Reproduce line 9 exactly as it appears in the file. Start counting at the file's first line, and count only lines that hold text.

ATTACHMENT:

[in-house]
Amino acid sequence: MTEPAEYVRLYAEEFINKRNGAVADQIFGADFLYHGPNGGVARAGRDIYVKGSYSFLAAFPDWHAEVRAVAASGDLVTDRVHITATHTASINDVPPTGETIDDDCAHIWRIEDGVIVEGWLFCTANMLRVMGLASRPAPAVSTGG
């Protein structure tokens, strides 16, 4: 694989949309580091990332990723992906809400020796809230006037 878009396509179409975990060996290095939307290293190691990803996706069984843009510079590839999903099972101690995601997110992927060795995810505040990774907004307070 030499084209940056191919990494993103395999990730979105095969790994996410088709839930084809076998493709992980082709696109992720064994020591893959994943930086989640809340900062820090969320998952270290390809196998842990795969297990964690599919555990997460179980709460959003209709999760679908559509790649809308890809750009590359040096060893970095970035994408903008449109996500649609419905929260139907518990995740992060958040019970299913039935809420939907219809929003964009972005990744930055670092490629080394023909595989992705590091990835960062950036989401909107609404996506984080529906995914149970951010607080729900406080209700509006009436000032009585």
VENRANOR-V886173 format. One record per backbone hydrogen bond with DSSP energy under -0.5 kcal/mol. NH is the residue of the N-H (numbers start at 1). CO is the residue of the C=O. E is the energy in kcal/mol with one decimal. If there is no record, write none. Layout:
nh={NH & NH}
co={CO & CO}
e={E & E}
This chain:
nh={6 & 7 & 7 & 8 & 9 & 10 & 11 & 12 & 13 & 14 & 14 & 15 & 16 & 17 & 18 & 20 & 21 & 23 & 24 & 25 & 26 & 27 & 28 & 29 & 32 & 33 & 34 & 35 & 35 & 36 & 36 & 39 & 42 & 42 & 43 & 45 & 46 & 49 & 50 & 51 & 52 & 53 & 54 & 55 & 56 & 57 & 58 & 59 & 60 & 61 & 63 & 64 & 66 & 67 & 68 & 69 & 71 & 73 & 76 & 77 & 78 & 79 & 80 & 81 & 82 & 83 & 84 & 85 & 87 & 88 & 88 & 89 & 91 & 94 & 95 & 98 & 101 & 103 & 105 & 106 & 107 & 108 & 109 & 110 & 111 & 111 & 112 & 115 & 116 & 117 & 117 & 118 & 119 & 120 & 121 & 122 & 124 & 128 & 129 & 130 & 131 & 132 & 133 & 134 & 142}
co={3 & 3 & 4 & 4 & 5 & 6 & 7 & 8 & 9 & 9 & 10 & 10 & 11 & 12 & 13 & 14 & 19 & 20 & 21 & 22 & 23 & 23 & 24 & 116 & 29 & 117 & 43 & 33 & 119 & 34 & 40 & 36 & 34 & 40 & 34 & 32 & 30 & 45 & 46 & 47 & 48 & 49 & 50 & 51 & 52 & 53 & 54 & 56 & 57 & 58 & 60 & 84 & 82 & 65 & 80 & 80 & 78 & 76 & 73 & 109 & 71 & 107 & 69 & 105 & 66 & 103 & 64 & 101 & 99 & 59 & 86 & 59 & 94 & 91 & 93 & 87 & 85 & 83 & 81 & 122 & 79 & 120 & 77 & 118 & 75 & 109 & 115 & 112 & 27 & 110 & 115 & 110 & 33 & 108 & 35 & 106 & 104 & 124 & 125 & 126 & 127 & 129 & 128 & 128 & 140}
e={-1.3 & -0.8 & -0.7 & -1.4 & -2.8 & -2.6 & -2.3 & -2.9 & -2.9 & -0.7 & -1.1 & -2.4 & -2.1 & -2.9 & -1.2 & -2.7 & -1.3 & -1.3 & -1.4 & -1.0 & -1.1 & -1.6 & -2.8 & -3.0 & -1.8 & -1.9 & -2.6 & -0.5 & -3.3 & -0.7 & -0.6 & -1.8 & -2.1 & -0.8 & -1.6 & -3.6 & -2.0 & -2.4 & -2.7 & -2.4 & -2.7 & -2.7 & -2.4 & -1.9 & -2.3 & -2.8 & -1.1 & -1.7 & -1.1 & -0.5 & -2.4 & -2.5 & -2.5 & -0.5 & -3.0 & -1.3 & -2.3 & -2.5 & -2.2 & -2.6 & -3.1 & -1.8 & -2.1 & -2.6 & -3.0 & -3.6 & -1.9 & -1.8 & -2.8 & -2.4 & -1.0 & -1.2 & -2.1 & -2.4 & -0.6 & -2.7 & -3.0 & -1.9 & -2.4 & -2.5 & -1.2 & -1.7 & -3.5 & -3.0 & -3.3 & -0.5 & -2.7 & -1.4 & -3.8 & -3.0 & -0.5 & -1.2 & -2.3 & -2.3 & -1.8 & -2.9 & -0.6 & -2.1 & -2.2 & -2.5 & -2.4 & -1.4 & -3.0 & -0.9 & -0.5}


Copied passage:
nh={6 & 7 & 7 & 8 & 9 & 10 & 11 & 12 & 13 & 14 & 14 & 15 & 16 & 17 & 18 & 20 & 21 & 23 & 24 & 25 & 26 & 27 & 28 & 29 & 32 & 33 & 34 & 35 & 35 & 36 & 36 & 39 & 42 & 42 & 43 & 45 & 46 & 49 & 50 & 51 & 52 & 53 & 54 & 55 & 56 & 57 & 58 & 59 & 60 & 61 & 63 & 64 & 66 & 67 & 68 & 69 & 71 & 73 & 76 & 77 & 78 & 79 & 80 & 81 & 82 & 83 & 84 & 85 & 87 & 88 & 88 & 89 & 91 & 94 & 95 & 98 & 101 & 103 & 105 & 106 & 107 & 108 & 109 & 110 & 111 & 111 & 112 & 115 & 116 & 117 & 117 & 118 & 119 & 120 & 121 & 122 & 124 & 128 & 129 & 130 & 131 & 132 & 133 & 134 & 142}